The Road Accident Fund will be the first among a number of the state-owned entities that will be piloted to undergo a system overhaul to address growing financial distress. Picture: Dumisani Dube
The Road Accident Fund will be the first among a number of the state-owned entities that will be piloted to undergo a system overhaul to address growing financial distress. Picture: Dumisani Dube

Budget 2021: Treasury vows to review SOEs’ liabilities

By Siphelele Dludla Time of article published Feb 25, 2021

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PRETORIA - THE ROAD ACCIDENT Fund (RAF) will be the first among a number of the state-owned entities that will be piloted to undergo a system overhaul to address growing financial distress.

Finance Minister Tito Mboweni's Budget Review yesterday revealed that the government would this year table revised legislation to replace the RAF with the new system to address the entity's accumulated liability.

Mboweni committed the government to move with speed in re-evaluating the mandates of all financially distressed State-owned enterprises (SOEs), social security funds, and development finance institutions to mitigate the government's contingent liabilities.

This follows President Cyril Ramaphosa's announcement during his State of the Nation address two weeks ago that the government will review these institutions' mandate as part of a rationalisation process to ensure they were responsive to national development needs.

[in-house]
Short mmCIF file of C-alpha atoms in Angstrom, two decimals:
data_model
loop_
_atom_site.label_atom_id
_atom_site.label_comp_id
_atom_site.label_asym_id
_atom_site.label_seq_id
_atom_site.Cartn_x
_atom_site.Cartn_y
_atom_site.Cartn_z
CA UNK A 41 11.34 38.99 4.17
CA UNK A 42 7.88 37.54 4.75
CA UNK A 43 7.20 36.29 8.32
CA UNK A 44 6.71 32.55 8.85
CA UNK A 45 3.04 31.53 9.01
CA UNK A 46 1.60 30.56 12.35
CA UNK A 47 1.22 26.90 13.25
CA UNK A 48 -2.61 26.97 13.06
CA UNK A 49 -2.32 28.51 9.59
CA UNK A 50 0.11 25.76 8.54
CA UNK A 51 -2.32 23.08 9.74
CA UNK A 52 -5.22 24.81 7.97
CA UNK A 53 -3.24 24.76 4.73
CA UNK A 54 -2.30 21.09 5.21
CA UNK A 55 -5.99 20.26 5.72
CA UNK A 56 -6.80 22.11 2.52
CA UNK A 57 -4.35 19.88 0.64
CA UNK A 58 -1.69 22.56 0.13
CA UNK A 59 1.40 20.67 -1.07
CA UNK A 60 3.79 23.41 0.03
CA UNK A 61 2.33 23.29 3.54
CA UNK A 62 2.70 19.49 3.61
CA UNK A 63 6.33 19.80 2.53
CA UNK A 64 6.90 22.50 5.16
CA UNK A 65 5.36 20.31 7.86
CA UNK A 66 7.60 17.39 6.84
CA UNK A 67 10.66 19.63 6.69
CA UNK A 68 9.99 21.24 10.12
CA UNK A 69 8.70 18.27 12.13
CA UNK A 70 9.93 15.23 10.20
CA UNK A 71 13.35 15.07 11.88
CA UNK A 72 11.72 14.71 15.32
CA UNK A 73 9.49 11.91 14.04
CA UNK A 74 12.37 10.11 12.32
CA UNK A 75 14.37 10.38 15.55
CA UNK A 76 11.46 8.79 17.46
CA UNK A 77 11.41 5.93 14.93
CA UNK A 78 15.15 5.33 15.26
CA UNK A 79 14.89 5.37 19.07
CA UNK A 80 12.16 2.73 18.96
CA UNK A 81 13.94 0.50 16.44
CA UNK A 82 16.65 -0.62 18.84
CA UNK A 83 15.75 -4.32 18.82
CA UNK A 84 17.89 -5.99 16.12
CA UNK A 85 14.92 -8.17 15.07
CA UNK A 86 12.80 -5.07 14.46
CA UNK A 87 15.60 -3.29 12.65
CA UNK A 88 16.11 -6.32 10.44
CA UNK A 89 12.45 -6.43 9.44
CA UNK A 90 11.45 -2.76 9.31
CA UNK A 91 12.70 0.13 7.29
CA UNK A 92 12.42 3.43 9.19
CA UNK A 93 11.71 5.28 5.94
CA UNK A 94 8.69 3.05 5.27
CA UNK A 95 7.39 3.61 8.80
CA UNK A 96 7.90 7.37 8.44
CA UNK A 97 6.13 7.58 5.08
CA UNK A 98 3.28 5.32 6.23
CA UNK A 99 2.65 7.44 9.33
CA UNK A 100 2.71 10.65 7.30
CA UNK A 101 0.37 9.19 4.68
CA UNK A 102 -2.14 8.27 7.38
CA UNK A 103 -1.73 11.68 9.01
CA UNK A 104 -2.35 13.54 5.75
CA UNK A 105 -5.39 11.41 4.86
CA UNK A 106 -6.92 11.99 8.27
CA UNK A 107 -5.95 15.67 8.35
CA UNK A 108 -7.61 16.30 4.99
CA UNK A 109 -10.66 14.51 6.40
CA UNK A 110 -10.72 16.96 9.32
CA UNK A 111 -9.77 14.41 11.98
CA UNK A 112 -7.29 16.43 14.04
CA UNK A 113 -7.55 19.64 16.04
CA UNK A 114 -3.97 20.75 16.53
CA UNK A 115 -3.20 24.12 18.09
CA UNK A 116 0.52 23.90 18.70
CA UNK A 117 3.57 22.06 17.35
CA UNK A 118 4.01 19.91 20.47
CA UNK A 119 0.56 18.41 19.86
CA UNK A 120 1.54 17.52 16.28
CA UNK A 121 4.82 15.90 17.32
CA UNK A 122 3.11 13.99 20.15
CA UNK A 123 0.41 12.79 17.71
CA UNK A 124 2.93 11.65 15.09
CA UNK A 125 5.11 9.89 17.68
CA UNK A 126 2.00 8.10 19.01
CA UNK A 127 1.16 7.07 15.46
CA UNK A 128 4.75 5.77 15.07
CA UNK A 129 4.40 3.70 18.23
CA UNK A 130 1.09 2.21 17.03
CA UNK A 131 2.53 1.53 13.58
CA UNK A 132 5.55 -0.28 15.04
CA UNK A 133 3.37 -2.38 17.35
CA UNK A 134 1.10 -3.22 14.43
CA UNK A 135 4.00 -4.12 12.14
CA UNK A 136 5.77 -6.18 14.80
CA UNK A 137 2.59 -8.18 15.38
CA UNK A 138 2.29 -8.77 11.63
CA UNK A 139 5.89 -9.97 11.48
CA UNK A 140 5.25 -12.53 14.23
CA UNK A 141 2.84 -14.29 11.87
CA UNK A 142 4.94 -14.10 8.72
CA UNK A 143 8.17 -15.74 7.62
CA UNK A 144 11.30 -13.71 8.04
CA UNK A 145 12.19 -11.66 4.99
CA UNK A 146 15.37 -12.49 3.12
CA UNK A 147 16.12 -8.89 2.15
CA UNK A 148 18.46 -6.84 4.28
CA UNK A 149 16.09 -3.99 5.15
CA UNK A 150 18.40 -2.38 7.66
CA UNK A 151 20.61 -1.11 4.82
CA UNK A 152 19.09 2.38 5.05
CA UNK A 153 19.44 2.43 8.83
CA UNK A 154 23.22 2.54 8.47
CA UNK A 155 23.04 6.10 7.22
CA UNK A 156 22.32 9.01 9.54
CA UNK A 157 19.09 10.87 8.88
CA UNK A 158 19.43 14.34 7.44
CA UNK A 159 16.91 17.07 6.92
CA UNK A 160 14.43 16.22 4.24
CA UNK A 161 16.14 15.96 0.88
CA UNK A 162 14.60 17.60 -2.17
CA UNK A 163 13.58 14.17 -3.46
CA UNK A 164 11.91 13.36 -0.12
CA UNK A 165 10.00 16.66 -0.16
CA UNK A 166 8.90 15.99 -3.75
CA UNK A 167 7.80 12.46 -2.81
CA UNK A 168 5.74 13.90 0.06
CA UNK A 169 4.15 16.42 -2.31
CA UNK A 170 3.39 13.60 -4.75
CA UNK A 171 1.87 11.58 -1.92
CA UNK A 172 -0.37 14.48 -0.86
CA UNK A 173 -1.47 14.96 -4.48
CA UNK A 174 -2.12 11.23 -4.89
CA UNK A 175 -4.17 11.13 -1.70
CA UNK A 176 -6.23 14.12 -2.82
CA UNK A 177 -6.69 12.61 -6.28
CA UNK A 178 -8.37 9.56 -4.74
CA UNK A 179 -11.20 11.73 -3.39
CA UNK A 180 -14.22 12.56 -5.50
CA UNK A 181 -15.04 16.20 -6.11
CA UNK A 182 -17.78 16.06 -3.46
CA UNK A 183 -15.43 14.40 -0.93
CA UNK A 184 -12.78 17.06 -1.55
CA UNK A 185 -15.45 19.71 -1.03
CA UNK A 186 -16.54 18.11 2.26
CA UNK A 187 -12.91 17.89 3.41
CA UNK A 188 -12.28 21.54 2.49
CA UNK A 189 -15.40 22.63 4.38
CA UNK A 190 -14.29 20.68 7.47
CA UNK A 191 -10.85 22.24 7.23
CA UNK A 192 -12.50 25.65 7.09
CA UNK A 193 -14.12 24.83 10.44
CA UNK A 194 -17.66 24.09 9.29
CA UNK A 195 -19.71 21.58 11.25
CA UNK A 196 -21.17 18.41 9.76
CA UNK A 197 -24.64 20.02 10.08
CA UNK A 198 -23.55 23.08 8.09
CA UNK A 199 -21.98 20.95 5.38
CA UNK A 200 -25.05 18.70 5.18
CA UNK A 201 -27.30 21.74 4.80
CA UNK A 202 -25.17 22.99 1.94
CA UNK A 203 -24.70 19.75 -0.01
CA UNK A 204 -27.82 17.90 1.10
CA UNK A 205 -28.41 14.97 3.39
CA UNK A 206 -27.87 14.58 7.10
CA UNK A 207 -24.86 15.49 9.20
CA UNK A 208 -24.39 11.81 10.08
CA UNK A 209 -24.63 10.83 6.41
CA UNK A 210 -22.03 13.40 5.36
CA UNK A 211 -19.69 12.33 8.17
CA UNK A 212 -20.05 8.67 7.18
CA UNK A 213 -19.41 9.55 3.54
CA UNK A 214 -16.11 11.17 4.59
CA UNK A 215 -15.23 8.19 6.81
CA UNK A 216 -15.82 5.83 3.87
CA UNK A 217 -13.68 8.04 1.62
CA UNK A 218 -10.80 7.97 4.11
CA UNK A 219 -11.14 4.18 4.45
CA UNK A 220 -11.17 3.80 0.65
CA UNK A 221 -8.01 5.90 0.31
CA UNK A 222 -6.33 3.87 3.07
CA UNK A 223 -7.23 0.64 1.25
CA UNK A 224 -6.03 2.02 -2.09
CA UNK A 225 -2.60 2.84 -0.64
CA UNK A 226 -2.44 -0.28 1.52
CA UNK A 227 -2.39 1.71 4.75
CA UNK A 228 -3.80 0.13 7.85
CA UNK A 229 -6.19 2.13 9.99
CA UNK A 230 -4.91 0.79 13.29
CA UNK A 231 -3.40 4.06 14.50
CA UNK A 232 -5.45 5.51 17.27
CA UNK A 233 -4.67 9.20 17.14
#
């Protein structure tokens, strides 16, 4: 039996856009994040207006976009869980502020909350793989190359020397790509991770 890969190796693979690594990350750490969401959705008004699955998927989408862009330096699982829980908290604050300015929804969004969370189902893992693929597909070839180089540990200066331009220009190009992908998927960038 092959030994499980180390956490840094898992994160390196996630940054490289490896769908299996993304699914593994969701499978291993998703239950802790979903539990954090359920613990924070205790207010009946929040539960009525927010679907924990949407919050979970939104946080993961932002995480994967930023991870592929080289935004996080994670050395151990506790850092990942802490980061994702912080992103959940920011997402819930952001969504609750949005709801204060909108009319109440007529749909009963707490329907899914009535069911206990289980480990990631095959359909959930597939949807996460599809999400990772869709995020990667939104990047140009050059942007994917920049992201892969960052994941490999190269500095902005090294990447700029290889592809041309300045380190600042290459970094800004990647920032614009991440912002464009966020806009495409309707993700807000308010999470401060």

Mboweni said SOEs that weighed down the fiscus would need to expedite the implementation of reforms, which include facilitating private-sector participation, costing developmental mandates and streamlining operations to focus on core mandates.

Mboweni was eerily silent on SAA additional funding in spite of a request for R3.5 billion by business rescue practitioners to implement its business rescue plan.

“There is no allocation for SAA,” Mboweni said. “This needs to be interrogated before money is given to SAA.”

Mboweni said the financial performance of some state entities had deteriorated sharply last year as the Covid-19 and its associated lockdowns curtailed revenue growth in spite of many operational costs remaining inflexible.

This led to development finance institutions borrowing more than anticipated, borrowing R70.8bn compared with a planned R57.8bn

The Land Bank, for instance, found itself in financial distress due to inadequate internal controls and the government had to step in with a R3bn bailout last year.

The bank's total assets amounted to R46.2bn at the end of 2019/20, with liabilities of R43.7bn and a loss of R2.1bn suffered through sustained droughts, livestock and crop disease.

Mboweni said he will impose appropriate conditions on the equity support to put the Land Bank on a stable and sustainable development path as the government provided an additional R7bn to support the restructuring of the bank.

“This allocation will help to resolve the bank's current default and re-establish the development and transformation mandate,” he said. “This amount will not affect the expenditure ceiling but will be offset through an expenditure reprioritisation process.”

He said any support to state-owned companies and public entities will have to be done through budget reprioritisation as outlined in the 2020 medium-term budget. State-owned arms manufacturer Denel, Eskom and South African Airways remain reliant on the government support due to poor financial performance and governance problems.

Mboweni said Denel and the government were discussing how to implement its turnaround plan as declining revenues, and high expenses and debt-service costs, mean little cash is available for operations. Denel has been struggling to pay salaries every month for the past 18 months and recorded a loss of R2bn in 2019/20.

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